Care for Newborn Foals and Their Mothers
A healthy newborn foal should be able to stand within one hour of delivery and should be nursing within two hours. The foal should be observed frequently during the first few weeks of life to detect early signs of disease. Signs of disease or illness can include lethargy and lack of strength when nursing. An overly extended udder on the mare can also be a sign that the foal is not nursing. All foals require colostrum, a substance found in the mare’s first milk, within the first 6 to 12 hours of life so they can acquire immunity to disease and infection.
The first few hours of a newborn foal’s life are critical.
Young foals are at risk of a variety of respiratory diseases and diarrhea. Breathing rate and effort, body temperature, nursing behaviour and manure consistency should be monitored. A healthy newborn foal should consume 15 to 25 percent of his or her bodyweight in milk daily and gain on average half to one kg per day. The dam’s milk will normally meet the foal’s nutritional requirements for the first 6-8 weeks of life. Excessive weight gain, unusually rapid growth spurts or a diet unbalanced in calories, protein, calcium, phosphorous, and trace minerals may place a foal at risk of metabolic bone disease.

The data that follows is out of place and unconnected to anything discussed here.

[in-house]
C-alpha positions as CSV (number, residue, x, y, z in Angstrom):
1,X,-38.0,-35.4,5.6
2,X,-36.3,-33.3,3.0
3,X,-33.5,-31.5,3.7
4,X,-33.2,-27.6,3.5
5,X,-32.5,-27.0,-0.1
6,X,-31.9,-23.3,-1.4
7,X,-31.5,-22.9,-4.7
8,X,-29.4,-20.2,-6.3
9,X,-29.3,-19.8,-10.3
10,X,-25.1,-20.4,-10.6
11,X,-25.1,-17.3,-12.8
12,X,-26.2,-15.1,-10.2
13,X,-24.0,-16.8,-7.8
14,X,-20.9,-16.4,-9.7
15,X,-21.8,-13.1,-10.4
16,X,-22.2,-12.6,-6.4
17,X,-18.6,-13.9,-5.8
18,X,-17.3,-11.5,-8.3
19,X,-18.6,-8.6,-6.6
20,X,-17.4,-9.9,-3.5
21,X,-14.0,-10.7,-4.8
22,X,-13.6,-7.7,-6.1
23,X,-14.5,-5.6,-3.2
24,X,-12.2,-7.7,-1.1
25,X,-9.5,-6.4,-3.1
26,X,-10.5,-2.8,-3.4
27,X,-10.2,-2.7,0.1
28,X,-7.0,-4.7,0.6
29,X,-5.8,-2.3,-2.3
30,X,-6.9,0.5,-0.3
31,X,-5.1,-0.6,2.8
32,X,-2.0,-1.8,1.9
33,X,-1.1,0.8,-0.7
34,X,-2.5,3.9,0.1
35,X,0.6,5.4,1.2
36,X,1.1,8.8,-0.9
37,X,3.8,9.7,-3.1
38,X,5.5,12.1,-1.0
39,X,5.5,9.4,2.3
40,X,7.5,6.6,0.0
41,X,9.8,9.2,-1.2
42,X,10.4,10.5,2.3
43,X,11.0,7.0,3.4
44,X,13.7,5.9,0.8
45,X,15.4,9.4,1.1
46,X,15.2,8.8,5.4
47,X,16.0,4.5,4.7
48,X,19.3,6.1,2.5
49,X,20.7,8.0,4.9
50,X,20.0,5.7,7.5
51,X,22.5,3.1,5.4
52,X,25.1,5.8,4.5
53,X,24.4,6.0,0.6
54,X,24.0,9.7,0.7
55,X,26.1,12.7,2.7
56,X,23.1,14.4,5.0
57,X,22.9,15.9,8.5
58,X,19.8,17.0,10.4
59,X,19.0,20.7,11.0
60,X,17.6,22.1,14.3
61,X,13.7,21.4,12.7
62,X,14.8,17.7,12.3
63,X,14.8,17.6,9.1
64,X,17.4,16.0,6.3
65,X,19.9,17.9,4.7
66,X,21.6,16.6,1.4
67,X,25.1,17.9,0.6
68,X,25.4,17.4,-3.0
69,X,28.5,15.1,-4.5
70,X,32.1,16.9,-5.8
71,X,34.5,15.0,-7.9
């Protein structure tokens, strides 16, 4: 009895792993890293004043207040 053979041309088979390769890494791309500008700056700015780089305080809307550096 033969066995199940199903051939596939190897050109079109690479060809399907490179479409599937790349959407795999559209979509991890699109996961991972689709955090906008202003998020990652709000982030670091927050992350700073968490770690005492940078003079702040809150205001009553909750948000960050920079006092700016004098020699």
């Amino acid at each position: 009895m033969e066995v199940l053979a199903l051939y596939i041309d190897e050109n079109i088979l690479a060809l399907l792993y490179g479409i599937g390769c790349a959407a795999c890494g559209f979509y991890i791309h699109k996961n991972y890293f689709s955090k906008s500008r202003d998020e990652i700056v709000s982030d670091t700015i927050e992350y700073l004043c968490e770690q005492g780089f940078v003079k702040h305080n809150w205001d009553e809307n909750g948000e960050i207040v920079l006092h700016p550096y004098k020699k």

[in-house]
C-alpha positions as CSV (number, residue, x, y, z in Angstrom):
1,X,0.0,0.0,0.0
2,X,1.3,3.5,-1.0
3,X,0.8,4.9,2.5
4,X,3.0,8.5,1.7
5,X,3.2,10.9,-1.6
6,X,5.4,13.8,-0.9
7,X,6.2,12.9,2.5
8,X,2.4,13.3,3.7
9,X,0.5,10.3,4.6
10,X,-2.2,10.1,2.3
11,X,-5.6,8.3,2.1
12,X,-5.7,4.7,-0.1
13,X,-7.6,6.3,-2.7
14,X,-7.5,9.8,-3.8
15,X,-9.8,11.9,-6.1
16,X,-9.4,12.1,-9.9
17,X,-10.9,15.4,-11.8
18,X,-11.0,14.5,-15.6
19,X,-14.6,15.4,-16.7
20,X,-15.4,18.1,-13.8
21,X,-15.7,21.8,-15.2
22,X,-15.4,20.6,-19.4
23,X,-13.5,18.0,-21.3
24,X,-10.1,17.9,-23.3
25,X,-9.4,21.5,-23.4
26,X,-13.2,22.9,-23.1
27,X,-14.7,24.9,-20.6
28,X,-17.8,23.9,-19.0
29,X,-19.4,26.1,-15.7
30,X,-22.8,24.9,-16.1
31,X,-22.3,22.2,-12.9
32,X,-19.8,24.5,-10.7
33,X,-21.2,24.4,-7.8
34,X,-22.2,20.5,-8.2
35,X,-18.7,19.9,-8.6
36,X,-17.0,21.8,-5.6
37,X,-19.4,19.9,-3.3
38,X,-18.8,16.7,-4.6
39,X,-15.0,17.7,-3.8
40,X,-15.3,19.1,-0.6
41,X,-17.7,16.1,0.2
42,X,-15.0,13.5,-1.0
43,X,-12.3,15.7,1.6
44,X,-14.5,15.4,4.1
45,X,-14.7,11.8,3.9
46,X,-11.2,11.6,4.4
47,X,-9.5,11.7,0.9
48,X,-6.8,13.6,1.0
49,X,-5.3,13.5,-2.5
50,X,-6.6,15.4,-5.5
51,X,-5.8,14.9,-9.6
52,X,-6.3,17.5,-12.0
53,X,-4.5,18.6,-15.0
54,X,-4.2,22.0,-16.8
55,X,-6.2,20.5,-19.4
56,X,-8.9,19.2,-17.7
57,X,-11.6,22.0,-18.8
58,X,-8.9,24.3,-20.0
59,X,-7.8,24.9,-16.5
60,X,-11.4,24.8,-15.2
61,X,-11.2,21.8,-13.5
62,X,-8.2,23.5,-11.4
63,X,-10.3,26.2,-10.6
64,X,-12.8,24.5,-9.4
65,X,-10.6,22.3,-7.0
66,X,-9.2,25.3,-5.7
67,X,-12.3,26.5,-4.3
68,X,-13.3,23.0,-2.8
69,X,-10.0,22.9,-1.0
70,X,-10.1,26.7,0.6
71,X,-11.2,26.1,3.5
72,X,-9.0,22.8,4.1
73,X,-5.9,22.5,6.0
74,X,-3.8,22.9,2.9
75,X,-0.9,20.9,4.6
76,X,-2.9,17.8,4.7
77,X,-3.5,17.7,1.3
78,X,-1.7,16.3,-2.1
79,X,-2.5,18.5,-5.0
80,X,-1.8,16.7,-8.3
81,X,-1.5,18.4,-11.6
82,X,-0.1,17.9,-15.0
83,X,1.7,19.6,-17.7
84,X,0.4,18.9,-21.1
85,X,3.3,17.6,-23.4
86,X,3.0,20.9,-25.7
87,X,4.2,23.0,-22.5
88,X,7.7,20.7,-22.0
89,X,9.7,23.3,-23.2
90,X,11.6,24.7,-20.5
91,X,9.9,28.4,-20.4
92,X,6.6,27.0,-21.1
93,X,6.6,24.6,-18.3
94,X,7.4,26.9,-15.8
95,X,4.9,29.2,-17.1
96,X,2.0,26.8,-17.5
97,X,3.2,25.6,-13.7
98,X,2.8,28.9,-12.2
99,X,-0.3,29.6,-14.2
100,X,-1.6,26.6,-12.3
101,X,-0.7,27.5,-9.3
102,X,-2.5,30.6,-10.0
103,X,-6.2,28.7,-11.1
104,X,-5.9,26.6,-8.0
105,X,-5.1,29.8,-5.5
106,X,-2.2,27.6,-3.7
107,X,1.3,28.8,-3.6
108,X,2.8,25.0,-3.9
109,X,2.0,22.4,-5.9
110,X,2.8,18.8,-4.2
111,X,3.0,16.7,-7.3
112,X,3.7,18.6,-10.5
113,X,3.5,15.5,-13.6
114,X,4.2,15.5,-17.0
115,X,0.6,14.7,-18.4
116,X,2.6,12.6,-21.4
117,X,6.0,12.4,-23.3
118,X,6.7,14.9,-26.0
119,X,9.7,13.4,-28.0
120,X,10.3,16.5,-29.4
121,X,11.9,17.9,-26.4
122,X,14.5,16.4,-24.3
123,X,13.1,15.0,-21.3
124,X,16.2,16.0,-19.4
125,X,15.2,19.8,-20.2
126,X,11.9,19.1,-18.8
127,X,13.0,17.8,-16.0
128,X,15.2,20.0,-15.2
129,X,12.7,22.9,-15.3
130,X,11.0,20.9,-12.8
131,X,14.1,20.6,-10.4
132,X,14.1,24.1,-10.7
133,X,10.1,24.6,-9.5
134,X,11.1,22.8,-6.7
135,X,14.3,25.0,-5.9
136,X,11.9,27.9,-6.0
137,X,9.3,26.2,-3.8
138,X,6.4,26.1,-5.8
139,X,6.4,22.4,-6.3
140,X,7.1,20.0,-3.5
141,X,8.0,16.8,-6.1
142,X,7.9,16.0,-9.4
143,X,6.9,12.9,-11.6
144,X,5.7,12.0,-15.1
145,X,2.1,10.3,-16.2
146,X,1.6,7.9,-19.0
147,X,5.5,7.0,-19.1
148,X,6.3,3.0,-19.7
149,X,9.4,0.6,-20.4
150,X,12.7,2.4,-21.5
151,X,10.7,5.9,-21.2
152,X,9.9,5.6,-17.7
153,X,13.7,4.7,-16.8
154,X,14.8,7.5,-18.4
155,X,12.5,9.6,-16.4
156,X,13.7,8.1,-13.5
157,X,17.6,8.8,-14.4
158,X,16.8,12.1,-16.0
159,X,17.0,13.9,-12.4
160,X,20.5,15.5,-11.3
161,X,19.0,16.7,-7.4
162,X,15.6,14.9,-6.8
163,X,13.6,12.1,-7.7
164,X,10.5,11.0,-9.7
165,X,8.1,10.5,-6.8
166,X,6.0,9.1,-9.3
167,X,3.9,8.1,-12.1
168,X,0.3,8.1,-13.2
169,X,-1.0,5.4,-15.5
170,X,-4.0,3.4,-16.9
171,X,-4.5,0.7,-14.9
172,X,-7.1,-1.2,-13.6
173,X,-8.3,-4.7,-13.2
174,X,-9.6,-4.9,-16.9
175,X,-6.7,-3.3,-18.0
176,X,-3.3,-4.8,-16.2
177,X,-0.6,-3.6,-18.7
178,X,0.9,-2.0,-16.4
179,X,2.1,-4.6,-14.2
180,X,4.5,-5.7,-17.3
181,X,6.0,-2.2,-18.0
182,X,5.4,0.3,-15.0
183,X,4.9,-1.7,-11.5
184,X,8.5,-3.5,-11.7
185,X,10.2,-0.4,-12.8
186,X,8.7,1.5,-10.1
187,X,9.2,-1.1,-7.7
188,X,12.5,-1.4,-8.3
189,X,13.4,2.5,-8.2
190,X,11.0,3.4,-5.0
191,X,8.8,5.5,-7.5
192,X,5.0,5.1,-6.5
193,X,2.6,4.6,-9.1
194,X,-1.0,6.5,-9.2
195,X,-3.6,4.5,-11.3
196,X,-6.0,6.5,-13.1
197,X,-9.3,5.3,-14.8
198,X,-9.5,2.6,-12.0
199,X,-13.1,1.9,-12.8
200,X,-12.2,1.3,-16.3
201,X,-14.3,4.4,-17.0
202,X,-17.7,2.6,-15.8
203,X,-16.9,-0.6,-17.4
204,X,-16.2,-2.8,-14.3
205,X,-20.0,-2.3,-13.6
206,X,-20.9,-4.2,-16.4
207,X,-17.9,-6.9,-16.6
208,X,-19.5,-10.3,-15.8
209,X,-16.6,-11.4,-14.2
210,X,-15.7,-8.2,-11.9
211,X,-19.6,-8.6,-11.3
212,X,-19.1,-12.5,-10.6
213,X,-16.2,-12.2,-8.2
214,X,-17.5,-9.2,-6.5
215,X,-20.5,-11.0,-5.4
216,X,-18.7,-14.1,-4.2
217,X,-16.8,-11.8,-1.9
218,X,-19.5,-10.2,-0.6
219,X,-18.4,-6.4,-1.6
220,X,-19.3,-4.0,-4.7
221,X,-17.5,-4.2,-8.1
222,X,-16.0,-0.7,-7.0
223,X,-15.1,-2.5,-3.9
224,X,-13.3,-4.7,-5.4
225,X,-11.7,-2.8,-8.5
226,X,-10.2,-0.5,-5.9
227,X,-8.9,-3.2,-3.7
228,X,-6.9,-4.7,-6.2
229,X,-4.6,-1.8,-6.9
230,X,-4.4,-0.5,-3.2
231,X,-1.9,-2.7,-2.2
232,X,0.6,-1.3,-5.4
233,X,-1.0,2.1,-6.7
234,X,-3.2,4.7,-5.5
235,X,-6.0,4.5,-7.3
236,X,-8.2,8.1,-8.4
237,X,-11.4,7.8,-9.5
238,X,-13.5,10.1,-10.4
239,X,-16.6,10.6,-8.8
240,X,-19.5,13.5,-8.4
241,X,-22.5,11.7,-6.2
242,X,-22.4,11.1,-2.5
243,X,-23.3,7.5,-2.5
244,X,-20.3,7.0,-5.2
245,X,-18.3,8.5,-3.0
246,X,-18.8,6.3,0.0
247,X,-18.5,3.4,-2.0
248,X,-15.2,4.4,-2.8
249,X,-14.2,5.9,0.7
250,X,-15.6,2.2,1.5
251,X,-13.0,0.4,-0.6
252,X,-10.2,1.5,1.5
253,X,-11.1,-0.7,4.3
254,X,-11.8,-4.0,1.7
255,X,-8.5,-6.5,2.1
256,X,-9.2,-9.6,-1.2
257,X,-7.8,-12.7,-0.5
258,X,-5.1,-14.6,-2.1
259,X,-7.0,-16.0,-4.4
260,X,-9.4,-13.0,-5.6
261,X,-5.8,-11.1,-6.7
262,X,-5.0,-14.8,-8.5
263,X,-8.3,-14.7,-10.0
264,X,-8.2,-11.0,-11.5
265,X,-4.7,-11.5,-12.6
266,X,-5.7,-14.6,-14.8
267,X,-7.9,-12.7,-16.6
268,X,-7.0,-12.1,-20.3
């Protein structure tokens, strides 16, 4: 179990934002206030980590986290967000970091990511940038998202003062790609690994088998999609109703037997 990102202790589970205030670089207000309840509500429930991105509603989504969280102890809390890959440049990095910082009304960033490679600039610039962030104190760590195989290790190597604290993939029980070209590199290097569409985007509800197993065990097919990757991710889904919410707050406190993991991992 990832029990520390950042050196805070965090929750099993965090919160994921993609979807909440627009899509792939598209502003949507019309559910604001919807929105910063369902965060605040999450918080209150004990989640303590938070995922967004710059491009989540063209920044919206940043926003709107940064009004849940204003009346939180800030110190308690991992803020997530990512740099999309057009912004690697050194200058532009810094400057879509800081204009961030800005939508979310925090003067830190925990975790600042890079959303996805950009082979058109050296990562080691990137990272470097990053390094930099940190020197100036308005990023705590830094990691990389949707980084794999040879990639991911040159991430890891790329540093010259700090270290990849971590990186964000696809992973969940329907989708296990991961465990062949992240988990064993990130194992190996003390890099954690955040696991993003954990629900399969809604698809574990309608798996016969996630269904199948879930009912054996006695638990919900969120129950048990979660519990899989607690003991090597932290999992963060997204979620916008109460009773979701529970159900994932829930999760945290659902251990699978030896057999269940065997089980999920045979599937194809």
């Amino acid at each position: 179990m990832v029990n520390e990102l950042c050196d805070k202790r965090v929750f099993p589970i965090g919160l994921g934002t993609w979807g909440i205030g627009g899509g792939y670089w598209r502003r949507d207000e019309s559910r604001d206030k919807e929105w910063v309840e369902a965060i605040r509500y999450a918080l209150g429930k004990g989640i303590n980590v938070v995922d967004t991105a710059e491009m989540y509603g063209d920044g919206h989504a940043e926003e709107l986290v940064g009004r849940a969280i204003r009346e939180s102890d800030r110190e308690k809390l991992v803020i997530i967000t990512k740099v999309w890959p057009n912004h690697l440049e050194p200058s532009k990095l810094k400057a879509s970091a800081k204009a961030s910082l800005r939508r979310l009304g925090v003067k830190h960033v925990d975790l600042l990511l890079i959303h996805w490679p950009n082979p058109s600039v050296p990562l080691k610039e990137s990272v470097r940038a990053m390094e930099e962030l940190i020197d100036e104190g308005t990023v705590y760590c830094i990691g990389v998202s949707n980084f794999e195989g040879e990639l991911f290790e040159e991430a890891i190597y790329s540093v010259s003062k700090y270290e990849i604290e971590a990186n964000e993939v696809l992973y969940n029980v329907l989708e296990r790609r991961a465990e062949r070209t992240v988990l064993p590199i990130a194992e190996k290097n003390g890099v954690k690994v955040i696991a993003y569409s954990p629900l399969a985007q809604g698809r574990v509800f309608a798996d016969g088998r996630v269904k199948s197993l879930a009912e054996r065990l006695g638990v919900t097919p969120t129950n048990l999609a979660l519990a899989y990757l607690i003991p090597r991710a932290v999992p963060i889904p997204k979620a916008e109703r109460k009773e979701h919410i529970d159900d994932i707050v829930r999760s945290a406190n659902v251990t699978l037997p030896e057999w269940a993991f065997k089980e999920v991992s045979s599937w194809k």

“A key principle in feeding young, growing horses is to provide high quality feeds that are balanced for growth.”
– Source: NFACC COP 2013
The body condition scoring system can be used to assess the relative body fat of a mare and growing foal. The ideal body condition score for a foal is between five and six.
Specific indicators of what you should watch for are outlined in Table 3.1.
Table 3.1 What to Watch For in Foals: Vital Signs & Activity
|Signs||What is Normal|
|Rectal Temperature (resting)||Increases for first 4 days and plateaus at 37.2°C – 38.6°C (99°F – 101.5°F)|
|Heart Rate||60-110 beats per minute|
|Respiration Rate||25-60 breaths per minute|
|Standing||In under one hour|
|Suckling||In under two hours|
|First bowel movement||Within three to four hours|
|Nursing frequency||An average of three to five times per hour|